Anxiety Dizziness

Dizziness is one of the most common symptoms of anxiety. Referred to by doctors as vertigo, it can feel like a spinning sensation, as if objects are actually spinning round. The dizziness can also feel like the floor is unsteady, rocking up and down like a boat.

One explanation for why anxiety and dizziness often go together is to do with the fight or flight response.  When we are anxious our bodies natural protection mechanism, the flight or flight response, tries to protect us by focusing our energy and attention on the perceived threat. It draws blood towards our core and gives less resources to unnecessary functions.

Somewhere along the line our balance mechanism in our inner ear is disrupted causing what is a harmless although unpleasant symptom.  It should be noted that dizziness can be caused by other things than anxiety, so a trip to the doctor to rule out ear infections, viruses, labyrinthitis and other physical causes is important.


Assuming it is anxiety, the best thing to do is to come to terms with it. It is harmless and passes quickly as soon as you relax. The problem is that because it feels so unpleasant we tend to assume it is more serious than it is, and this causes us to worry more and feed the fear cycle.

Also read Does Anxiety Cause Dizziness?

If dizziness from anxiety is a serious problem for you then the normal anxiety medications like SSRI’s and Benzodiazepines may well help. There is also a drug called prochlorperazine (marketed as Stemetil and Buccastem) which is used to treat dizziness and associated nausea or vomiting.


Really though, drugs should be a last resort. Easier to say than do, but if you can accept anxiety symptoms they will pass, lessen and eventually disappear, and dizziness is no exception. Try taking some calming breaths and telling yourself that the dizziness you are experiencing is just an unpleasant symptom and nothing else.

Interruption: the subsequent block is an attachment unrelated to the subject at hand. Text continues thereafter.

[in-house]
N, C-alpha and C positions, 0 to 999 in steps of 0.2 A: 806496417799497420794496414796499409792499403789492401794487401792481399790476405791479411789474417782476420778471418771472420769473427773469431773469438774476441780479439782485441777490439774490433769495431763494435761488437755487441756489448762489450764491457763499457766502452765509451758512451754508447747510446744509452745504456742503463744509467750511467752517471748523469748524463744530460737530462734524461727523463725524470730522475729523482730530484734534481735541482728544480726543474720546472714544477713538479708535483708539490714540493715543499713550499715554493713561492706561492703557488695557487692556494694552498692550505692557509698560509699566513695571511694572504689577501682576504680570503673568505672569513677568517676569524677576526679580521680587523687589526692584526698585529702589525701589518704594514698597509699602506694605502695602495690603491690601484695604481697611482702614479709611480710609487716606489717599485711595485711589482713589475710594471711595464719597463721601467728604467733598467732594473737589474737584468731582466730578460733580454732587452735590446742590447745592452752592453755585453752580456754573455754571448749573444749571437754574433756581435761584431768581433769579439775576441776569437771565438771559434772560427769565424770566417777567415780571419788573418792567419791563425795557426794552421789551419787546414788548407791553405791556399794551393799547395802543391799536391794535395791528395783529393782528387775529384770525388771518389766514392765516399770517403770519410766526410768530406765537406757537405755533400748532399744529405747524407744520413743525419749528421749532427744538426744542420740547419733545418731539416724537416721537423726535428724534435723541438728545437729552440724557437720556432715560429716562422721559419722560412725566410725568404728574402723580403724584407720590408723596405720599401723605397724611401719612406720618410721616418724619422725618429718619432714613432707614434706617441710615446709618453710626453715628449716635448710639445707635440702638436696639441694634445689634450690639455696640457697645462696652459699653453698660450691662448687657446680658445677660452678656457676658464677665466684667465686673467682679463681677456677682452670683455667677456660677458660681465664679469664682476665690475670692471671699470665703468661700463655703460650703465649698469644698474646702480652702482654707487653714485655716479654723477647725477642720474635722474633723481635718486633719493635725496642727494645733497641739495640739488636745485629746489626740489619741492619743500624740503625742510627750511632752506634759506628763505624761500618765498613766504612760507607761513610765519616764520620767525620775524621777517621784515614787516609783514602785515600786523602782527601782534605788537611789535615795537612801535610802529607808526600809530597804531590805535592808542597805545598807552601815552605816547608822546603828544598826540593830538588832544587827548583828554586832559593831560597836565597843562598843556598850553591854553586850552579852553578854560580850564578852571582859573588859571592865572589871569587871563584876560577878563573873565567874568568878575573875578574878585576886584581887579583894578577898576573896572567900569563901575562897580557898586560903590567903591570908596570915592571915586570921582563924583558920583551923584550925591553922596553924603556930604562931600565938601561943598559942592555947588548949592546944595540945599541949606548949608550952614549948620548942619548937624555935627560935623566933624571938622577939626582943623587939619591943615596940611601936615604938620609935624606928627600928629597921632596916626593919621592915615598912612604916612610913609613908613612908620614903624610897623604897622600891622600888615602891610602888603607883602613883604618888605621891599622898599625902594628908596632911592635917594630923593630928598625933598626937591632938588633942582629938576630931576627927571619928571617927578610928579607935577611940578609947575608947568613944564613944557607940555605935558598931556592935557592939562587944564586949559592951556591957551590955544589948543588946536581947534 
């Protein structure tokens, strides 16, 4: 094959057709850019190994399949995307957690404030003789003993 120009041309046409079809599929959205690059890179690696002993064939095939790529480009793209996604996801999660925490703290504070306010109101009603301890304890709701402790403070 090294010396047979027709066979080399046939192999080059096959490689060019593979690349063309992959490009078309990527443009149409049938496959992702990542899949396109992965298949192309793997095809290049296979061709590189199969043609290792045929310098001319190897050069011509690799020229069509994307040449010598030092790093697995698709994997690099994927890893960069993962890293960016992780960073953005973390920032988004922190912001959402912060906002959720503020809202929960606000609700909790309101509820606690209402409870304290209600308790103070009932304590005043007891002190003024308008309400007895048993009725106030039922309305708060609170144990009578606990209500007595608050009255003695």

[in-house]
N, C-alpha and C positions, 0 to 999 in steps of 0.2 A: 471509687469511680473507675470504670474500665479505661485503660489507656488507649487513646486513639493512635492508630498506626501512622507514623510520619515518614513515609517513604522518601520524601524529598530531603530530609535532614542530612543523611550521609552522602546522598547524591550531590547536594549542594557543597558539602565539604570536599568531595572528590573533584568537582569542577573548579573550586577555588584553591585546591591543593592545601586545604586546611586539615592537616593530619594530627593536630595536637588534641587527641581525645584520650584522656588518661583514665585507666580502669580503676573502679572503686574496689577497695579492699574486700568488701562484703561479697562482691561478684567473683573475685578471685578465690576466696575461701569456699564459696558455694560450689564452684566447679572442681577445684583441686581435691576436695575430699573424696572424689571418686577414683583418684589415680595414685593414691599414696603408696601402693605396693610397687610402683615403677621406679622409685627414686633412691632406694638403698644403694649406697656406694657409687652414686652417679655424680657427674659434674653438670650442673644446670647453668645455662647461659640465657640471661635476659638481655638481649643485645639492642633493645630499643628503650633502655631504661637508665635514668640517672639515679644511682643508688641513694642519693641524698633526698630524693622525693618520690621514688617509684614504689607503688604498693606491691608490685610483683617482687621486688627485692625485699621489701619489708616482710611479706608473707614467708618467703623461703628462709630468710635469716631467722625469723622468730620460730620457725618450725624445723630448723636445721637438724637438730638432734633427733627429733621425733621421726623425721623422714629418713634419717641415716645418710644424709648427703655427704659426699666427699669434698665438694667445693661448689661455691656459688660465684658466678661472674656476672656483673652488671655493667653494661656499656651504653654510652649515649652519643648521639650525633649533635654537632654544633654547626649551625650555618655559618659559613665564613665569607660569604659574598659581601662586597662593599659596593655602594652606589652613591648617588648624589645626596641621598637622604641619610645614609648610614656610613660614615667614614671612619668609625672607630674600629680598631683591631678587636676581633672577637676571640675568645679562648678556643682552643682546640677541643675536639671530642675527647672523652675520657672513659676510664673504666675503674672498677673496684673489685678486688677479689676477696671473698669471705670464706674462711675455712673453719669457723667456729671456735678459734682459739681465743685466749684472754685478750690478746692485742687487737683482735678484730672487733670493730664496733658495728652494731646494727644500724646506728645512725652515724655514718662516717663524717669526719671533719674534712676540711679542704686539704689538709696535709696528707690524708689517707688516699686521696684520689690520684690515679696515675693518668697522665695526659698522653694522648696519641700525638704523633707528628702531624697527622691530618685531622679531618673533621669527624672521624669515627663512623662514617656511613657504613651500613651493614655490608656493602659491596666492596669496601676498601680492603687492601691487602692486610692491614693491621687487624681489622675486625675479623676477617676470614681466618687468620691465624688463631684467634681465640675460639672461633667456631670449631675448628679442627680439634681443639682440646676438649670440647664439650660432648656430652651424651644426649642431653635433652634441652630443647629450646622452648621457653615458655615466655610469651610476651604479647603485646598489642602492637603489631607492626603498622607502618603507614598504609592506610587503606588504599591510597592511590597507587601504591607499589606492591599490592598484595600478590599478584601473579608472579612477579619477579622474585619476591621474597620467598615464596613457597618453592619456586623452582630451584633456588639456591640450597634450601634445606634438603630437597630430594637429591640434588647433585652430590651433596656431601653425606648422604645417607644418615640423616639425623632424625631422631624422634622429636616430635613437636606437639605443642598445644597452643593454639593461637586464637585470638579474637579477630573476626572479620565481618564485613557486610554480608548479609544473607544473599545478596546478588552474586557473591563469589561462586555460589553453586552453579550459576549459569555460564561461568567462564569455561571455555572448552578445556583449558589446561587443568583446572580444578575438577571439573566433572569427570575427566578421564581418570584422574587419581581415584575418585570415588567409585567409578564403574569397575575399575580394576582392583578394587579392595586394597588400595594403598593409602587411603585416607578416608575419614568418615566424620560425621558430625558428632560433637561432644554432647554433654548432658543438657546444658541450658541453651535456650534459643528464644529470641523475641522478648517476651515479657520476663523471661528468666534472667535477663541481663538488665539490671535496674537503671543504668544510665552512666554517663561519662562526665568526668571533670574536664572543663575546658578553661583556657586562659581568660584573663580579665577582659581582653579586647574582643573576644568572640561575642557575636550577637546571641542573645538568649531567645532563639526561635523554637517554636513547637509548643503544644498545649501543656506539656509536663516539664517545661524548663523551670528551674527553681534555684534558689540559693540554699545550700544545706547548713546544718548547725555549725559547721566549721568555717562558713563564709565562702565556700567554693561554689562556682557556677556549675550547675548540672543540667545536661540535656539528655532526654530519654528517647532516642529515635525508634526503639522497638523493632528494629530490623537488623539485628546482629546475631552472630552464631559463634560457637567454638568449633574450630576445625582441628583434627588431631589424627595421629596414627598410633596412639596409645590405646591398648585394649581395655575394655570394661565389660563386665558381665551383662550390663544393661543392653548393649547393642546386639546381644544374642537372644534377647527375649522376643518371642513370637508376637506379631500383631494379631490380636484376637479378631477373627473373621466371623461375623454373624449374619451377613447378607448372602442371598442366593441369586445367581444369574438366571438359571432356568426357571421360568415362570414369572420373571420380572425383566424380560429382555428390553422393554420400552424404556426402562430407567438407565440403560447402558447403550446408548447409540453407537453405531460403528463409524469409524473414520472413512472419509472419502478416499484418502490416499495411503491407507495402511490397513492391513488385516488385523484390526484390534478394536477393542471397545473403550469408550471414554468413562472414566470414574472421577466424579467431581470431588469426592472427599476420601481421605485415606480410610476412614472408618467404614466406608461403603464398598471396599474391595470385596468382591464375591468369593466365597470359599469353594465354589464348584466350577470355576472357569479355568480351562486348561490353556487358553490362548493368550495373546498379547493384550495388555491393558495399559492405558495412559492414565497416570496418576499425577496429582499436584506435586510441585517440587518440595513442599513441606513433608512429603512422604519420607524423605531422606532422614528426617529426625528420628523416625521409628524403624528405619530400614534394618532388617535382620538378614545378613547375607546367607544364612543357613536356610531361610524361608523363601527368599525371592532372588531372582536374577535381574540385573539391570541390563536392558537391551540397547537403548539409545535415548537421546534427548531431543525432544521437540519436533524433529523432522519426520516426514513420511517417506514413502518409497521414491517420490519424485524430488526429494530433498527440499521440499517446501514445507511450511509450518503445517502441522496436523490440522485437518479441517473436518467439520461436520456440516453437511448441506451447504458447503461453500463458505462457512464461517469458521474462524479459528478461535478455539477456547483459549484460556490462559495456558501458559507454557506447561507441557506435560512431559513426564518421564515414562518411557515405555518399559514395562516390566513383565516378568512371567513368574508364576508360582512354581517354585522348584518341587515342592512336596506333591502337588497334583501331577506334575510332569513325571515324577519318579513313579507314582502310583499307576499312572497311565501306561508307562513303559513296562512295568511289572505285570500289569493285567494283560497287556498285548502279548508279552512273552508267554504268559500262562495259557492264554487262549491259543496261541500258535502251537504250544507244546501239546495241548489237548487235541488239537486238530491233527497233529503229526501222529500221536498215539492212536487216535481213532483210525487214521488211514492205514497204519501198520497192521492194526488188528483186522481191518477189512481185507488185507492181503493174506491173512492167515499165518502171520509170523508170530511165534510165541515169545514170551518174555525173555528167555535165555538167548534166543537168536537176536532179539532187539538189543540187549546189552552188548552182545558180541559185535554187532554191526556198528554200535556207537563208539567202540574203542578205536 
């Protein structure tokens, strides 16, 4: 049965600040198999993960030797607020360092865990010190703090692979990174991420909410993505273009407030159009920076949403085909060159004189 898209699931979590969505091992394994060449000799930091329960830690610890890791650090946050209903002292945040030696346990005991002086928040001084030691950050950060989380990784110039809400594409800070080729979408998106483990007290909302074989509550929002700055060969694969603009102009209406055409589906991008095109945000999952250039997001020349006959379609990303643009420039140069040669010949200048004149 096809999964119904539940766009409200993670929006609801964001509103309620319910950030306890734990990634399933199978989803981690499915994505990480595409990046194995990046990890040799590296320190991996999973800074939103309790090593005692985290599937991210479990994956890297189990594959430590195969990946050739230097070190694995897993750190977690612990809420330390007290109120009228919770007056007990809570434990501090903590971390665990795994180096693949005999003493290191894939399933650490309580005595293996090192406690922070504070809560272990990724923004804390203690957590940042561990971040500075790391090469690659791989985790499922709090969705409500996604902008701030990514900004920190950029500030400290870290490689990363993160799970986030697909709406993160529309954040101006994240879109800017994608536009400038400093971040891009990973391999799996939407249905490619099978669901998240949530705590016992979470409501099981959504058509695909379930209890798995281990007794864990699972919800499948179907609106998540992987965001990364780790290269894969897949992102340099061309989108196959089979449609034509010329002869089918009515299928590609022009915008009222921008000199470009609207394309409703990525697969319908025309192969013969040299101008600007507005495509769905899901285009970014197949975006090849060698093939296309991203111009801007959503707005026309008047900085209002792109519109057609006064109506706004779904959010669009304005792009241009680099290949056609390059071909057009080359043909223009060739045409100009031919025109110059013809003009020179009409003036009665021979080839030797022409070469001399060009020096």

Physical Symptoms of Anxiety

Physical symptoms of anxiety can be mild or severe and for some people are worse than the mental symptoms. The physical symptom which worries people most is a racing heart or palpitations. Often with anxiety the heart can race to similar pulse rates as if you were running, and for many people this is the beginning of a panic attack.

As anyone who works in an Emergency Room or an Accident and Emergency department will tell you, it is very common for people to be admitted who are convinced they are having a heart attack. In fact this racing heart is just the bodies way of preparing for danger, the fight or flight response. Like all physical  symptoms of anxiety, it is harmless.

The second most common symptom of anxiety is often described as tightness in the chest. This tends to be a combination of two things: a slight narrowing of the airway caused by the increased blood flow through the veins in the neck and hyperventilation. The combined effect is a feeling that we can’t breath, but this is just a feeling. In fact our breathing is working fine, again the fight or flight response is preparing us for action. The problem is that as we feel we can’t breath so we try to breath more and end up gasping for breaths we don’t need, when in fact we want to be slowing down our breathing, and taking calming belly breaths instead of fast shallow chest breaths.

Other physical symptoms of anxiety include tingling in the limbs, which is caused by blood being diverted to the core of the body,  and a feeling of weakness which comes about for the same reason.

How do I stop the physical symptoms of anxiety?

The best way to stop anxiety symptoms is to start off the Parasympathetic Relaxation Response. This natural nervous system response to the fight or flight response is designed to calm us down after the danger has passed. As there is no real danger from an anxiety attack or a panic attack we can calm ourselves down immediately quite safely.

How do we set the relaxation response in motion? Well, there are several ways. Meditation is one and I recommend Mindfulness Meditation, which will also help you become aware of your breathing and recognize when you are hyperventilating unnecessarily. Learning to meditate takes time and commitment but will be worth it.

In the meantime, you can elicit the relaxation response by re-breathing carbon dioxide by breathing into a paper bag, or my concentrating on things at the periphery of your vision.

Remember though one important thing. the physical symptoms of anxiety are harmless!